Make a note every time you avoid coping with something and you’ll soon learn to nip it in the bud.
This is also a good time to use stress relief techniques such as meditation, yoga, and exercise. It’s not that you’ll be avoiding a problem, but you’ll put yourself into a calmer state to deal with it. Trying to deal with trauma with heightened stress is a recipe for disaster, and it’s better to go in calm and relaxed.
Avoidance coping is a natural thing and nothing to be ashamed of. It is important to recognize if it’s got out of control for you and needs to be addressed. The sooner you can stop this method of coping, the sooner you can take control of your life, emotions, and mental health.
This is difficult and does require some work. Learning to reframe your thoughts is the best place to start and can put you into a better headspace to cope. Another good idea is to remember to take small steps and not feel you have to deal with everything at once.
Start changing your behavior by taking small steps instead of thinking you have to overhaul yourself in one big swoop. Having an accountability partner is a great way to do this and will also help with your communication skills. When you’re able to communicate better, it can make this whole process much more manageable.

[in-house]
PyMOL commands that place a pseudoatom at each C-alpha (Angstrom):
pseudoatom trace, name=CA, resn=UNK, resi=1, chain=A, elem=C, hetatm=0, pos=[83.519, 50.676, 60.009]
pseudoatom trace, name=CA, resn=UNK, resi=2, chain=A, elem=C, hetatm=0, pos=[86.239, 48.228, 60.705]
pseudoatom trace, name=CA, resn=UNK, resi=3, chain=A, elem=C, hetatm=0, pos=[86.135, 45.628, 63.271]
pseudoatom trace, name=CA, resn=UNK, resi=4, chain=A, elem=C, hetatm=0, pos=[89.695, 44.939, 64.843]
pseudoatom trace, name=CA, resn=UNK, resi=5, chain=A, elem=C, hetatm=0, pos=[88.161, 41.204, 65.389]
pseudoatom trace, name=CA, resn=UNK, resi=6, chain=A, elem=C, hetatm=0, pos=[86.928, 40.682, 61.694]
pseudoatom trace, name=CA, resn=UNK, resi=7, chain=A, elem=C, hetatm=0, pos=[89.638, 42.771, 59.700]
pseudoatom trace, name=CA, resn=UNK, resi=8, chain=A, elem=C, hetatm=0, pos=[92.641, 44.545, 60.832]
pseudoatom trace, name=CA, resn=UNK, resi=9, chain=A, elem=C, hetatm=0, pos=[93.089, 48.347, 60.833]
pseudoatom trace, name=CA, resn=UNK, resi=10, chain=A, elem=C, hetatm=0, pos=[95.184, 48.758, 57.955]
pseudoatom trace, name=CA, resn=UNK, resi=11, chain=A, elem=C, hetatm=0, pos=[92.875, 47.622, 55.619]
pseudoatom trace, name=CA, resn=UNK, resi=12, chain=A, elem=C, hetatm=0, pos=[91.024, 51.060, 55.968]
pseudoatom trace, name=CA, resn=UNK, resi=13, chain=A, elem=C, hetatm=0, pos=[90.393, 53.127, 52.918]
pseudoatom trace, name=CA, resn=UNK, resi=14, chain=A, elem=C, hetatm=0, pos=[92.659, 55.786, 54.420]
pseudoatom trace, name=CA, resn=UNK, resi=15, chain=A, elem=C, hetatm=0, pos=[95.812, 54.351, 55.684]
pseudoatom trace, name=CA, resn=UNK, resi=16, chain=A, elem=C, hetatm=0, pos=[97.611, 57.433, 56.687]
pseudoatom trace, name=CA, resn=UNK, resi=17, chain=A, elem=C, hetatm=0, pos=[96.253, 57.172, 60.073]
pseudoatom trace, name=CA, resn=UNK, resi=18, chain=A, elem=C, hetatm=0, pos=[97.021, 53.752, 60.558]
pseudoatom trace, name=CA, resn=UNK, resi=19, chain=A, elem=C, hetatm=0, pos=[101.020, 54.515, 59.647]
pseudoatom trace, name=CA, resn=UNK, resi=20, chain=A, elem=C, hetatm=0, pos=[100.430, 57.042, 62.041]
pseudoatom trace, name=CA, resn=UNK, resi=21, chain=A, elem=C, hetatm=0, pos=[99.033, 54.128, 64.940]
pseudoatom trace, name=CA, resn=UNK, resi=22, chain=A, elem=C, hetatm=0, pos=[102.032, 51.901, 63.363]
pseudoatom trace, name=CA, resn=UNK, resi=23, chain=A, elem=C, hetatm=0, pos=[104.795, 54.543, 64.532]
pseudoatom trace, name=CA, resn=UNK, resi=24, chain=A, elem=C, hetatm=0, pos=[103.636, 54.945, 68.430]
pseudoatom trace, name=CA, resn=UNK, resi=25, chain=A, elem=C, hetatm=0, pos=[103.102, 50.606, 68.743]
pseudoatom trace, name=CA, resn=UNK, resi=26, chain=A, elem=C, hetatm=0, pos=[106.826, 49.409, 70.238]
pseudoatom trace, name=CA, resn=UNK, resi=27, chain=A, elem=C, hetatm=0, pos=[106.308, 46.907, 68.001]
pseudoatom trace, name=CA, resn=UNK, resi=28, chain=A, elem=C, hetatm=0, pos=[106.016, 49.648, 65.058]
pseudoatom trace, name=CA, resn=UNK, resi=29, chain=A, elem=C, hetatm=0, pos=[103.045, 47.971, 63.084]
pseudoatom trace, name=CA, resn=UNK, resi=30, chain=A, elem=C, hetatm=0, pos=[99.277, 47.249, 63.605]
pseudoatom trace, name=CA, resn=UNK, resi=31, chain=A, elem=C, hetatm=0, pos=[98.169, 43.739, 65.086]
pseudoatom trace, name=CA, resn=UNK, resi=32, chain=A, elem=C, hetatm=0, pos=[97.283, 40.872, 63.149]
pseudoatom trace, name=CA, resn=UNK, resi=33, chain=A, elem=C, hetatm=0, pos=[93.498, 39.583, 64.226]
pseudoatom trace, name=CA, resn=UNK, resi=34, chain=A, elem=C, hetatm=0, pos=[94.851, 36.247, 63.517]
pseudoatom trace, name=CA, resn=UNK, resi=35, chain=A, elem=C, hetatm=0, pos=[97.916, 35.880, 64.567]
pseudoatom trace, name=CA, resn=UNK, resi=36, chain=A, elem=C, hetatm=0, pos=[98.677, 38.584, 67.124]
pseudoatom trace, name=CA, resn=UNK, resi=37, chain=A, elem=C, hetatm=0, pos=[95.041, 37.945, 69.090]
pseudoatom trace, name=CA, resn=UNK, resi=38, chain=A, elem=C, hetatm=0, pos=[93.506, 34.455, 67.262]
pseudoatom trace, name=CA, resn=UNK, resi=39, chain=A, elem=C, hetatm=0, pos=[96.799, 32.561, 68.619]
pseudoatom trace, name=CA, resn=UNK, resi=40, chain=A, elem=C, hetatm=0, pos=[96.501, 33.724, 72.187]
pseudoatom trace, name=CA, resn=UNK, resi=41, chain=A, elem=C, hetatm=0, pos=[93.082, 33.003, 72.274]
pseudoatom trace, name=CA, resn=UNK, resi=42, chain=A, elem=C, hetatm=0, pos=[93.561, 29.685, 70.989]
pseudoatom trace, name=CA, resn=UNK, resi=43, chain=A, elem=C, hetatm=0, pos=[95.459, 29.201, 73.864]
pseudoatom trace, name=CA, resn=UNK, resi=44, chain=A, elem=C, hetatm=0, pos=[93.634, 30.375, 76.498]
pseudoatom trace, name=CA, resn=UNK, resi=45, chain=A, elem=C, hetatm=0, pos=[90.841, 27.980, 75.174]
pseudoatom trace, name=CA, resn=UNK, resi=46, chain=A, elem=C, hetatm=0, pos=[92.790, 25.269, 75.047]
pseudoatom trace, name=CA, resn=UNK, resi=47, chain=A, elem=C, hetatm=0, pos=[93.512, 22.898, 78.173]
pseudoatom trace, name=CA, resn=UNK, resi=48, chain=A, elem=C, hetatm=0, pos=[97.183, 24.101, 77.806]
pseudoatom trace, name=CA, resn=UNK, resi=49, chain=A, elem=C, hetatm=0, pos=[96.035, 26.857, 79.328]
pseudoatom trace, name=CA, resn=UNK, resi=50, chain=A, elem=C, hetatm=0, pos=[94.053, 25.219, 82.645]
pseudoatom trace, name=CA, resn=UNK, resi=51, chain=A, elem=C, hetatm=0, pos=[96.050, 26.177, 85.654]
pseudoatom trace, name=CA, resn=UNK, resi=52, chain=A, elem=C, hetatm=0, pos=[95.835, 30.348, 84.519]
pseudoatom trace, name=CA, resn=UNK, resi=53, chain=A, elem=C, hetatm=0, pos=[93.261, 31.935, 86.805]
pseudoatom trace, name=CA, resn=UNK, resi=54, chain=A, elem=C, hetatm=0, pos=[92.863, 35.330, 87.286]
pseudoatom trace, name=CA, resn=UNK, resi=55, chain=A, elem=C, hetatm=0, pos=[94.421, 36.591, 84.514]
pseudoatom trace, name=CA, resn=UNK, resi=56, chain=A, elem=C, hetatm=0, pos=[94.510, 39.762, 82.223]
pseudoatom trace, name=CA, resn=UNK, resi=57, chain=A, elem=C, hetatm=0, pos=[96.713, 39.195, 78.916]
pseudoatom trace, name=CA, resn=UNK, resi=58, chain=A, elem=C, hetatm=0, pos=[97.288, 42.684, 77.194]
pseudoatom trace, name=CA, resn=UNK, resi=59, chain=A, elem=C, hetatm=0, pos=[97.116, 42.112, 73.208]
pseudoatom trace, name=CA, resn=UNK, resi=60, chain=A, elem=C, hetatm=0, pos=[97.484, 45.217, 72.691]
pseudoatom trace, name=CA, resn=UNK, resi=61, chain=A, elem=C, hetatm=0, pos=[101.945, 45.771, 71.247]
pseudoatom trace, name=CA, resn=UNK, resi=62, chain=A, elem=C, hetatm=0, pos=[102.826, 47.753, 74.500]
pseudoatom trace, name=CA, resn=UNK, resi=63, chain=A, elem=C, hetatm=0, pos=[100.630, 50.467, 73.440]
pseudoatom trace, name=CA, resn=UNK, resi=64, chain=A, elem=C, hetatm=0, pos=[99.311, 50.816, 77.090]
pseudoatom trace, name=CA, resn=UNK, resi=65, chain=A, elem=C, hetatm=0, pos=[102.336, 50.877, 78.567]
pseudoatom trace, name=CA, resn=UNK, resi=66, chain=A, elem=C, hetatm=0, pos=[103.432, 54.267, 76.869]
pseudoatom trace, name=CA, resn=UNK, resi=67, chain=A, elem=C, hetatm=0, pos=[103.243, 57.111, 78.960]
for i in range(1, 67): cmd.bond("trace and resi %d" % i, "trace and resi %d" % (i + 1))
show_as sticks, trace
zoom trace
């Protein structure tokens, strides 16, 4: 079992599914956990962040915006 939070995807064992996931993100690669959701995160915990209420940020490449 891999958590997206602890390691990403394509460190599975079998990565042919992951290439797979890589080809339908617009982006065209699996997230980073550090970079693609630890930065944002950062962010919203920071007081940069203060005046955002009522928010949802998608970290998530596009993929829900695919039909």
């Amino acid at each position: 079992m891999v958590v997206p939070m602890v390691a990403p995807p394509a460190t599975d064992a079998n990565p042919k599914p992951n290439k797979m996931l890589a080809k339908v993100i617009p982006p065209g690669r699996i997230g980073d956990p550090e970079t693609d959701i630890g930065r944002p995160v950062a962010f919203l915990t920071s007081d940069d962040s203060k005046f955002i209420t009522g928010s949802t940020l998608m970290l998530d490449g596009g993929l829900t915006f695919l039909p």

And as always, if this feels like something out of your control, talking to a professional is always the smart choice. This can help you approach the problem with a trained professional and is a true act of strength.
Jamie Logie is a personal trainer, nutritionist, and health & wellness specialist. Jamie also studied sociology and psychology at Western University and has a counseling diploma from Heritage Baptist College. He has run a blog and top-rated podcast on iTunes called "Regained Wellness". Jamie is also a contributing writer for places like the Huffington Post, Thrive Global, LifeHack and has an Amazon #1 book called "Taking Back Your Health".